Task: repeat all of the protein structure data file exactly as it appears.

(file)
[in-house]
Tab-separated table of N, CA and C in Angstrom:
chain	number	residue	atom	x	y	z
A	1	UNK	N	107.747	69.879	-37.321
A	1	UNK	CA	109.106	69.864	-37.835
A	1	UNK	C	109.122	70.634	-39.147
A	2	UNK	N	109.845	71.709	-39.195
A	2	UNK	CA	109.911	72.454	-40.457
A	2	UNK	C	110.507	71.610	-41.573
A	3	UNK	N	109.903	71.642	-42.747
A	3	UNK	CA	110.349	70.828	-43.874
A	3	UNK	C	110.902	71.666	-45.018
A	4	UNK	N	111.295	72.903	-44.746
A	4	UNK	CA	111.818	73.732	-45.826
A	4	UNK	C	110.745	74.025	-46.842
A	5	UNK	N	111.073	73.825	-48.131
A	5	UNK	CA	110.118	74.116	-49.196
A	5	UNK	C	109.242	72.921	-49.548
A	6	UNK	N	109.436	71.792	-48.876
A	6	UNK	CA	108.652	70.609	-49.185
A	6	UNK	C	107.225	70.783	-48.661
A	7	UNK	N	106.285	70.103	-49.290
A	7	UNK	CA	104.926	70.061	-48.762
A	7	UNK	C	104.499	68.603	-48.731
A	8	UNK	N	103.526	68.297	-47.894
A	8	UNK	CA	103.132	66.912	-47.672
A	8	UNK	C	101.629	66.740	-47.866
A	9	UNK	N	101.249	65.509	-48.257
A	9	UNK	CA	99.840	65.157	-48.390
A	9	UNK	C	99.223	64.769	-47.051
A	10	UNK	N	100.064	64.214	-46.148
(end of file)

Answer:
[in-house]
Tab-separated table of N, CA and C in Angstrom:
chain	number	residue	atom	x	y	z
A	1	UNK	N	107.747	69.879	-37.321
A	1	UNK	CA	109.106	69.864	-37.835
A	1	UNK	C	109.122	70.634	-39.147
A	2	UNK	N	109.845	71.709	-39.195
A	2	UNK	CA	109.911	72.454	-40.457
A	2	UNK	C	110.507	71.610	-41.573
A	3	UNK	N	109.903	71.642	-42.747
A	3	UNK	CA	110.349	70.828	-43.874
A	3	UNK	C	110.902	71.666	-45.018
A	4	UNK	N	111.295	72.903	-44.746
A	4	UNK	CA	111.818	73.732	-45.826
A	4	UNK	C	110.745	74.025	-46.842
A	5	UNK	N	111.073	73.825	-48.131
A	5	UNK	CA	110.118	74.116	-49.196
A	5	UNK	C	109.242	72.921	-49.548
A	6	UNK	N	109.436	71.792	-48.876
A	6	UNK	CA	108.652	70.609	-49.185
A	6	UNK	C	107.225	70.783	-48.661
A	7	UNK	N	106.285	70.103	-49.290
A	7	UNK	CA	104.926	70.061	-48.762
A	7	UNK	C	104.499	68.603	-48.731
A	8	UNK	N	103.526	68.297	-47.894
A	8	UNK	CA	103.132	66.912	-47.672
A	8	UNK	C	101.629	66.740	-47.866
A	9	UNK	N	101.249	65.509	-48.257
A	9	UNK	CA	99.840	65.157	-48.390
A	9	UNK	C	99.223	64.769	-47.051
A	10	UNK	N	100.064	64.214	-46.148